No matter how hard he tried, his reasoning and excuses for why he wasn’t there to tell these tales when they would have mattered was the story he kept telling and couldn’t stand clear of
Before a son’s first crush, before a daughter’s first kiss, before selecting a college, before enlisting with a recruiter because of a broken heart; these things he began writing down would have, could have made a difference. Poor Bill was busily getting nowhere while working himself to death trying to write two books at the same time without realizing it. The painful guilt ached through him. When he wrote he felt a long buried sadness from all the missed moments with his own children. What tore at his heart couldn’t be smoothed away by telling simple boyhood stories. The result was always a mishmash of thoughts that started on a fresh road and ended by crashing into the same-head-on-a-dinner-plate.
Finally I jumped the Mom-curb offering a suggestion—
“Hey, if you want to write family history and boyhood stories, do it. It’s a great idea and I’m sure someone will appreciate it. But maybe you have start by chopping out all the other stuff and writing it separately. Even if it’s as a memoir to not be looked at by anyone else ever, this stuff has to get out of your way. As it stands now, your plate is too crowded. It’s a mess. You’re serving up Spaghetti with Sushi. Either start with a story about the favorite fishing holes the guys in your neighborhood went to and finish it, or, talk exclusively about how you started drinking and what it did to your life, but don’t try to tell an adult story in the middle of a book about Sally, Dick and Jane. You have to kill your darlings, not everyone fits into the same boat. You’ll sink it.”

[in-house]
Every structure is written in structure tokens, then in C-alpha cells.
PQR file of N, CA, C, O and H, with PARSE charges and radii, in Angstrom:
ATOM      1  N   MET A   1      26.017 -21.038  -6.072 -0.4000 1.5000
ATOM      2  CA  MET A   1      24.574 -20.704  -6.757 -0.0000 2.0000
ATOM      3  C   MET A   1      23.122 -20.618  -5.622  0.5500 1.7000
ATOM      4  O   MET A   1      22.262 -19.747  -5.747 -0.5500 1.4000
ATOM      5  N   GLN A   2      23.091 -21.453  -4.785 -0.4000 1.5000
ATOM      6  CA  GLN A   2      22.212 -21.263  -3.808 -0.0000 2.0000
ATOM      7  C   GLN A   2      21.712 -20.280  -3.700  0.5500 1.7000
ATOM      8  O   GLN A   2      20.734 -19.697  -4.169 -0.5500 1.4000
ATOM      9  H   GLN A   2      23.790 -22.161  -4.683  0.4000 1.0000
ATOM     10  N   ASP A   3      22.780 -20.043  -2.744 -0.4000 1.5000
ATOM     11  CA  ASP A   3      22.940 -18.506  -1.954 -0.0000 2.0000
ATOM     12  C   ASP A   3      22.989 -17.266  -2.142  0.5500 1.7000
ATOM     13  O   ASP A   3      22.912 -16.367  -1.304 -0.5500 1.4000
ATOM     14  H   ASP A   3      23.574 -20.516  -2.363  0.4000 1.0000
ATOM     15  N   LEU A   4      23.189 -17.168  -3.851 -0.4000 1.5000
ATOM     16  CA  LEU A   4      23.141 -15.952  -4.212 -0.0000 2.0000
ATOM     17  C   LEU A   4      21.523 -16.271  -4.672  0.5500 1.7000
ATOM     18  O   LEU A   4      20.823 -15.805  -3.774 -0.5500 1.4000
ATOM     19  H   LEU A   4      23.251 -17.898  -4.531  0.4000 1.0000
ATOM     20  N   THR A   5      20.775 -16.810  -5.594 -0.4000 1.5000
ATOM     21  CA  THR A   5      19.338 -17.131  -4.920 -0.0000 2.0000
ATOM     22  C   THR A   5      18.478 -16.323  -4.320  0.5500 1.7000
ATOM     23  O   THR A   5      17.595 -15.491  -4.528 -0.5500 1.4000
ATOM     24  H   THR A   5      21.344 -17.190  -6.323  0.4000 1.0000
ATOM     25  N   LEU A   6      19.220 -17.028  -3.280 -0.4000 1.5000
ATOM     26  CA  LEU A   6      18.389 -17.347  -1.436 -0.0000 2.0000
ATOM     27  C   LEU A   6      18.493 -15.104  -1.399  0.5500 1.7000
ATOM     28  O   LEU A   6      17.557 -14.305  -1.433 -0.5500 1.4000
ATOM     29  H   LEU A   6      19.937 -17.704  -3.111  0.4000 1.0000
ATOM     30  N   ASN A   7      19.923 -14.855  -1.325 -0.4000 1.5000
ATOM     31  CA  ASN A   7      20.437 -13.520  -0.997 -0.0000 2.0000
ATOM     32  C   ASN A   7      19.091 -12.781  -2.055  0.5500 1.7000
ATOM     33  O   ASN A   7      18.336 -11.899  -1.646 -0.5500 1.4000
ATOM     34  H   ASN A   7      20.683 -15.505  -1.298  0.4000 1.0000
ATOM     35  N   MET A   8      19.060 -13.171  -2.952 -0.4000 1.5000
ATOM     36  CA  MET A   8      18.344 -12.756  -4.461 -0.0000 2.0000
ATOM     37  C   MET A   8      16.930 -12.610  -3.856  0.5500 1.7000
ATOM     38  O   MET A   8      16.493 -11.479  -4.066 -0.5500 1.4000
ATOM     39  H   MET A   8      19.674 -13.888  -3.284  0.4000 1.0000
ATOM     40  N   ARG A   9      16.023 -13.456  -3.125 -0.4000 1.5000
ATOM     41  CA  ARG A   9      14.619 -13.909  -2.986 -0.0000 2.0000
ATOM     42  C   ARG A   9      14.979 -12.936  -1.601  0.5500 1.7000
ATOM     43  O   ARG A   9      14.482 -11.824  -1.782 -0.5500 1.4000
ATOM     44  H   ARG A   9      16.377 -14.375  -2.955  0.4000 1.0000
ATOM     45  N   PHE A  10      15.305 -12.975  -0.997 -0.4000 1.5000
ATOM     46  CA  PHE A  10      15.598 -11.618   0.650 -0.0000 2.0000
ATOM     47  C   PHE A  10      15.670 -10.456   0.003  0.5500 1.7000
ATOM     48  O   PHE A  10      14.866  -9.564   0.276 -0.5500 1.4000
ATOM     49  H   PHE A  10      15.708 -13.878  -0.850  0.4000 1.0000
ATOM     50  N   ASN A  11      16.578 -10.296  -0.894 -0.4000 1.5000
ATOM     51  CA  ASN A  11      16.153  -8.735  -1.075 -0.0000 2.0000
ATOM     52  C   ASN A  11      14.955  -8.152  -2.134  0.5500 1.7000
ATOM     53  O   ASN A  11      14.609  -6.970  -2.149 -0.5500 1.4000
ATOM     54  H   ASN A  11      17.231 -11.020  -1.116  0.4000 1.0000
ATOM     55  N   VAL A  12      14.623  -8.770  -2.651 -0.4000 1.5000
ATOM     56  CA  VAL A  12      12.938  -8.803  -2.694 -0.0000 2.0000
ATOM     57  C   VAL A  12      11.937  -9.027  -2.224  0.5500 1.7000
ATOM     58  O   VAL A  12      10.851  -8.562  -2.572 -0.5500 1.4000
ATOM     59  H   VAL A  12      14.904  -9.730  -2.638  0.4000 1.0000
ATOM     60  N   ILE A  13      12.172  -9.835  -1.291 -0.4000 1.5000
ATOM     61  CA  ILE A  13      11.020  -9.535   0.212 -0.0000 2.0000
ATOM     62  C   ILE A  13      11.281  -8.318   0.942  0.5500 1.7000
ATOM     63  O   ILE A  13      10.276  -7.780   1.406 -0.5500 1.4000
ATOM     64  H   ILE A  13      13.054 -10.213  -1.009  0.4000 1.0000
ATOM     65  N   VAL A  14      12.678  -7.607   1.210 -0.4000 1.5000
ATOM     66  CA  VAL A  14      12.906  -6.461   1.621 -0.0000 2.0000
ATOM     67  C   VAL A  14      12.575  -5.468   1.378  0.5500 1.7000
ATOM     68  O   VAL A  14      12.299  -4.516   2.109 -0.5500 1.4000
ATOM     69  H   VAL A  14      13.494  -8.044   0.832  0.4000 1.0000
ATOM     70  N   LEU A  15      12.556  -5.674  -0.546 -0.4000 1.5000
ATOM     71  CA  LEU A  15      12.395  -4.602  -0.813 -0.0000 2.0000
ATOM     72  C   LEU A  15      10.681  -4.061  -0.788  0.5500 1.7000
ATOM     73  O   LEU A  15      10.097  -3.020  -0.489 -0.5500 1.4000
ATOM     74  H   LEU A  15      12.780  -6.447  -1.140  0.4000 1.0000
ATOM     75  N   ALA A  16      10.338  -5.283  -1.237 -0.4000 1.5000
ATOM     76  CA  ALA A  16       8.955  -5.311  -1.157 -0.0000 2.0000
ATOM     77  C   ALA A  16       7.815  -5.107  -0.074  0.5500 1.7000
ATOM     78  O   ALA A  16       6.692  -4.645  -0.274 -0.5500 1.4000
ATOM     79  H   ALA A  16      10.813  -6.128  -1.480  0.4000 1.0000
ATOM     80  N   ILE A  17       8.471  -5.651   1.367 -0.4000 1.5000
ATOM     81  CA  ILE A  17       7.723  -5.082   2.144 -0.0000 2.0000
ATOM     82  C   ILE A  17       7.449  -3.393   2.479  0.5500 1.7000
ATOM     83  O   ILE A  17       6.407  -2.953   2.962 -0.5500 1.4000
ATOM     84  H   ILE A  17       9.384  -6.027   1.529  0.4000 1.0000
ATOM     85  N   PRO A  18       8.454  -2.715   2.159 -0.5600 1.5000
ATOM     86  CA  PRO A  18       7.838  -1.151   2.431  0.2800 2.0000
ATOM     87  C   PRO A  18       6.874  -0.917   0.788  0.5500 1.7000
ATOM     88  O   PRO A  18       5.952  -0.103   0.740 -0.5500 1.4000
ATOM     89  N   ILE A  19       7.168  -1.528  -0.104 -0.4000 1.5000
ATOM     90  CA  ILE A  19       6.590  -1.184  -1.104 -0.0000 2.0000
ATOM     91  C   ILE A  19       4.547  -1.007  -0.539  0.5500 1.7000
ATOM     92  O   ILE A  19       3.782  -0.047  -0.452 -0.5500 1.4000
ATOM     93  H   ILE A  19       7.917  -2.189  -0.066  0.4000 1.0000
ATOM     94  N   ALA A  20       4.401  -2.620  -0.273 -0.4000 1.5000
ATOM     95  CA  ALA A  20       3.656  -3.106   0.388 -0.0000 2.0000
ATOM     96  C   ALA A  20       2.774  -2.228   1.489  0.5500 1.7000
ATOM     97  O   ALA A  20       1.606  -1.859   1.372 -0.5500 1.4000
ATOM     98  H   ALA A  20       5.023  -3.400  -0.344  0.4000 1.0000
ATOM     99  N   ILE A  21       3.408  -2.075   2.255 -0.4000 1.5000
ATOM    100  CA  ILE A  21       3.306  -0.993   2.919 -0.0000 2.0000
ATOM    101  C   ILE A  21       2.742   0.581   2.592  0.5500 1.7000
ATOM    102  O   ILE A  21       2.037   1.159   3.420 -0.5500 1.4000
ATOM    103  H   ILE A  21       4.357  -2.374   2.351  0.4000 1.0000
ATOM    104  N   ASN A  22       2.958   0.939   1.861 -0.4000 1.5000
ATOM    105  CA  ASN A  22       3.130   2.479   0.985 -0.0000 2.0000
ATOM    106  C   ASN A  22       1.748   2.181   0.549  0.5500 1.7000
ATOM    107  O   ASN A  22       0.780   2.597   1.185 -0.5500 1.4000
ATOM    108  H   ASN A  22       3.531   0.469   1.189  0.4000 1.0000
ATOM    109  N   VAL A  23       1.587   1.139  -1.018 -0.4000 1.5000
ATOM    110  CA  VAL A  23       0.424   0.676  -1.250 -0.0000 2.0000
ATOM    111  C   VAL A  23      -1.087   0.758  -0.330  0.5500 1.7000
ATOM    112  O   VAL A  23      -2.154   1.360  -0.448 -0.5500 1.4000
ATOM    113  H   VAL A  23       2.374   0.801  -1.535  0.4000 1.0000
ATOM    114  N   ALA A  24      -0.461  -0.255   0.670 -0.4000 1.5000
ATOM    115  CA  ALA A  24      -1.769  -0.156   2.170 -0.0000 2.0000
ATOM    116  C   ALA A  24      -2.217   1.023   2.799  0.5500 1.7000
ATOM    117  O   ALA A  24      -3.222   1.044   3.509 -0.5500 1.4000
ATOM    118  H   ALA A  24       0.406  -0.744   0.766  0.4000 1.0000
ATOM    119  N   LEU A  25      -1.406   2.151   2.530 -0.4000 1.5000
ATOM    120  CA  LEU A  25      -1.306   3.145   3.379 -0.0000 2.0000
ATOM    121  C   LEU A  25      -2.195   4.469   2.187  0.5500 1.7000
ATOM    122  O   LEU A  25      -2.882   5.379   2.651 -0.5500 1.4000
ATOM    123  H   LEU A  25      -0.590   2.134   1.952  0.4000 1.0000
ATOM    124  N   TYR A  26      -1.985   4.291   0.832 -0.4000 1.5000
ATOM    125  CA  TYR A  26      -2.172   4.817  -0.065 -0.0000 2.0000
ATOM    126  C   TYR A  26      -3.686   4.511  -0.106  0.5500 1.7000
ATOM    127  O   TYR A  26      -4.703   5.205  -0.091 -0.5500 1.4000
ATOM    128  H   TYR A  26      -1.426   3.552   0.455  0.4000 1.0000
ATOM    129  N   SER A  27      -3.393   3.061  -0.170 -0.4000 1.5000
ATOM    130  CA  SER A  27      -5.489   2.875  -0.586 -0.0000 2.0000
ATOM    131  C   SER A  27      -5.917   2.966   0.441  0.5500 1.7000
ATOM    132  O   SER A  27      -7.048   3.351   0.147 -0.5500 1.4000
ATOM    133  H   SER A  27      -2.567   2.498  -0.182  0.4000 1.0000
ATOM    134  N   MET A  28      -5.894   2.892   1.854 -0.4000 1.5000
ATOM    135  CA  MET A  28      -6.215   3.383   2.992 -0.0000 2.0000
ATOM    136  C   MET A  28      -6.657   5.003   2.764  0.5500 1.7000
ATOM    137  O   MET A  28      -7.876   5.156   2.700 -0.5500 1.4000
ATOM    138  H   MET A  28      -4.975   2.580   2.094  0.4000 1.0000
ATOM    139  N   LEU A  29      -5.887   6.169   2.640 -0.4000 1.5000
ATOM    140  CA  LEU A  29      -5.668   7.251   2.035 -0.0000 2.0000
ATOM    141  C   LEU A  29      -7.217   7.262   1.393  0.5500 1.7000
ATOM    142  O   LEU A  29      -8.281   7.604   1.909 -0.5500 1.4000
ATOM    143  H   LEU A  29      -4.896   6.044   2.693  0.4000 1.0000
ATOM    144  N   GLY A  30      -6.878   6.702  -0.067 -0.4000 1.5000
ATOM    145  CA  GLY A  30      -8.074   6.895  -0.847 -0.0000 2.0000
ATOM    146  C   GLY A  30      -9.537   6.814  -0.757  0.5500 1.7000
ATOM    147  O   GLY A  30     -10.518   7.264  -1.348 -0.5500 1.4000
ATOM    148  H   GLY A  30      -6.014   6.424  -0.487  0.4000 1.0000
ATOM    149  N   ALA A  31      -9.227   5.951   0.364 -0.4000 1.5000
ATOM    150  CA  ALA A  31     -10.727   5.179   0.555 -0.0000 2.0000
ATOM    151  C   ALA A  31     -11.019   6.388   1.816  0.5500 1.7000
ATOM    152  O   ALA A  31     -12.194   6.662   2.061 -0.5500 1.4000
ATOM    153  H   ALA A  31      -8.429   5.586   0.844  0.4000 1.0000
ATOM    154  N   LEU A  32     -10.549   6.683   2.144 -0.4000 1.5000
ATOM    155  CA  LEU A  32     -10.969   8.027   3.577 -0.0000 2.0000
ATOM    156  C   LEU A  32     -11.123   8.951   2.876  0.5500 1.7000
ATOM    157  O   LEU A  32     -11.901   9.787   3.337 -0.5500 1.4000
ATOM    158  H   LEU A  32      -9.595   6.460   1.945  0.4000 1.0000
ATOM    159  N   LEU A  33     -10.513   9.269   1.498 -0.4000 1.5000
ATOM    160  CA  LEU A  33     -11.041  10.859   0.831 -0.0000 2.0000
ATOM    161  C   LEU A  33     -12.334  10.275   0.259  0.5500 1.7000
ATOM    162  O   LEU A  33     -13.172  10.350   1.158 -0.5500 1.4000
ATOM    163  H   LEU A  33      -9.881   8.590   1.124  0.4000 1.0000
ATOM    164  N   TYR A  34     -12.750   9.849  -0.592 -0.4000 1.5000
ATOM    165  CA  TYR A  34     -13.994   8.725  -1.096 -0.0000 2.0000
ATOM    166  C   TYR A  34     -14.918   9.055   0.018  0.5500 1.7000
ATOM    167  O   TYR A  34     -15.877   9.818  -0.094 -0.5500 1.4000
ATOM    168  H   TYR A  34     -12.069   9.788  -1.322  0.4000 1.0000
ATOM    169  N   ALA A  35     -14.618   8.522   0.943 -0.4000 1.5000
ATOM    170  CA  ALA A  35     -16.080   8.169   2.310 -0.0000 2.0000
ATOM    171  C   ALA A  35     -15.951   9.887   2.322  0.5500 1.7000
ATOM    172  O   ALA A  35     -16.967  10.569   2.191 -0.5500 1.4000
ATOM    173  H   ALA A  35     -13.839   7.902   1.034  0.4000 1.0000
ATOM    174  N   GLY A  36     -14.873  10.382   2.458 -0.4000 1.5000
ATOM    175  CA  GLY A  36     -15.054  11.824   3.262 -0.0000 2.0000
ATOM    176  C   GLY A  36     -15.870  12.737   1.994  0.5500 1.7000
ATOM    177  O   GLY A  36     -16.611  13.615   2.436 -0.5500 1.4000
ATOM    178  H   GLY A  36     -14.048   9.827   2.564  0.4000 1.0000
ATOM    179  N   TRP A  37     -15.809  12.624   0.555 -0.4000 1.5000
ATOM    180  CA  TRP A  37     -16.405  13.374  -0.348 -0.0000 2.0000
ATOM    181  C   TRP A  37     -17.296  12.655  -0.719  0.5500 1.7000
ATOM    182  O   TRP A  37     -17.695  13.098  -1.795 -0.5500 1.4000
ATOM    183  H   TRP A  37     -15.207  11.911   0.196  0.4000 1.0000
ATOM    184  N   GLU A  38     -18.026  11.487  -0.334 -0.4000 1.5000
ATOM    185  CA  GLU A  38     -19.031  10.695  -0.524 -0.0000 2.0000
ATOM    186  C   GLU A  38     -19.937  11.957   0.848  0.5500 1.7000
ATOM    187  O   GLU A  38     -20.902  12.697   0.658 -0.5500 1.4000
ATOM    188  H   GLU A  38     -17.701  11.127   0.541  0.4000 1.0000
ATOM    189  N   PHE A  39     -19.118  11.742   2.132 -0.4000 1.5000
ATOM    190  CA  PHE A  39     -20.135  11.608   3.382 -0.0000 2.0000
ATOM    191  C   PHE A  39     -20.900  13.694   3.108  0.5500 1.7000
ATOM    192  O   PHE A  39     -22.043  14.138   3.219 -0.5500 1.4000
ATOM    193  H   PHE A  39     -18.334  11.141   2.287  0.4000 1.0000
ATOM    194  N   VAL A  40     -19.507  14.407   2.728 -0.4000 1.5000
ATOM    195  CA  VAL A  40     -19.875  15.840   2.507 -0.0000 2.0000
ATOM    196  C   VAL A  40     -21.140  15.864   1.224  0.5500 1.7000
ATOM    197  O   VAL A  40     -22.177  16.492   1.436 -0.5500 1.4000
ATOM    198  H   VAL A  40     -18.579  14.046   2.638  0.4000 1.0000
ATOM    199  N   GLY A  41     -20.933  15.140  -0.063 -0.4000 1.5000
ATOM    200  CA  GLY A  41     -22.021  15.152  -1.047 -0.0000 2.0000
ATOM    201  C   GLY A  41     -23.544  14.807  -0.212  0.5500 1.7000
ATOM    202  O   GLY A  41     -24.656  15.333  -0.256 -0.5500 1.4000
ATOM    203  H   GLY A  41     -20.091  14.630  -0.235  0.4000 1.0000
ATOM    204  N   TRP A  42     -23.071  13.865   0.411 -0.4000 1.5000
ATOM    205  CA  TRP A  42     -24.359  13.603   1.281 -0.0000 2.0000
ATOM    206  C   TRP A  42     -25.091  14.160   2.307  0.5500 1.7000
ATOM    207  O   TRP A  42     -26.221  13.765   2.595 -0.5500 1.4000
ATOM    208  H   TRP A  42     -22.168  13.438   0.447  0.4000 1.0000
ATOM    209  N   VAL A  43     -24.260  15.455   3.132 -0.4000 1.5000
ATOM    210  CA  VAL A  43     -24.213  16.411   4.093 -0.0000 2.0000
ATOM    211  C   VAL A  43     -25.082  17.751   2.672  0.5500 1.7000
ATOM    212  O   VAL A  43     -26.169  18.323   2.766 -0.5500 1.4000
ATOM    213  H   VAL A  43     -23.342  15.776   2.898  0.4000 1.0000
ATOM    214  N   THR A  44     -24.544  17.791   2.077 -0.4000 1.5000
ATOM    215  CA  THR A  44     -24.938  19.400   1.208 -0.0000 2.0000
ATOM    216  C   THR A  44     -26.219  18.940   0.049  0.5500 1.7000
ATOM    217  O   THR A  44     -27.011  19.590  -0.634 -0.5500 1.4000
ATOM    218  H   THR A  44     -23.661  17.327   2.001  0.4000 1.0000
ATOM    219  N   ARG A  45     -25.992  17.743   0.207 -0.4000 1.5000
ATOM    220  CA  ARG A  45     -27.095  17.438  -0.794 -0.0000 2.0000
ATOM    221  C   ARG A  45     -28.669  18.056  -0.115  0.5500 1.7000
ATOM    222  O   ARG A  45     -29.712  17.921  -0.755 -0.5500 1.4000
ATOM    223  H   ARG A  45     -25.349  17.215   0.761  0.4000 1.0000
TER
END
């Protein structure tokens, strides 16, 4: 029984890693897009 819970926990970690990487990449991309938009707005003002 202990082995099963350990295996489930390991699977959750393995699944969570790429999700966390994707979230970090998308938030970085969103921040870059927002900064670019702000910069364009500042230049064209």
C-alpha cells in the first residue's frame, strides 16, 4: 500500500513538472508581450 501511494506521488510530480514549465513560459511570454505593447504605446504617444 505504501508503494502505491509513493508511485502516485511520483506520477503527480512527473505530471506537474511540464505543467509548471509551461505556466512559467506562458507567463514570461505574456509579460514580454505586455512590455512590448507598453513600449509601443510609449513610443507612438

Bill looked at me as if I’d just suggested that he skip the whole writing idea and axe murder his children instead. I went on to explain that it’s actually an old writer’s axiom attributable to William Faulkner when he famously said “In writing, you must kill your darlings.”
That’s called editing. Weeding out what doesn’t belong. Some “stuff” just doesn’t fit no matter how much it moves you, thrills you, obsesses you. Just like a garden, there’s room for weeds, but it doesn’t mean they’re desirable. Given space where they don’t belong, weeds will quickly get crowded and messy. Once the weeds infiltrate, you’ll never get what you want out of the “good” plants. What doesn’t belong will suck up all the sunshine and rainwater.
I’ve been guilty of this a ba-jillion times in my own writing. I’ll fall in love with a certain word, phrase or side note and just go crazy with it. I can even read a disjointed and confused chapter aloud and still love it because I’m in “darling” mode with the part that doesn’t belong.
But unlike Faulkner I’m a Mom and so I am sympathetic to the darlings who get “cut from the team.” I save mine, in a folder, scribbled on the back of my checkbook, or on a special page I keep in my Google docs I call my “drops.” Occasionally I’ll visit them, the dropped darlings, and I’ll work them into their own essay, short story, chapter or blog post. After all, there has to be some reason I was so in love with, badgered by, drawn to, fascinated or haunted by these bits and pieces.
They probably aren’t as deep and substantial as Bill’s, but they are always worth a second look.
What do you think? Are there any darlings that are keeping you from working through your great stories, muddying the waters, or just plain stabbing you between the eyes? Which darling do you need to kill (or file away for later)?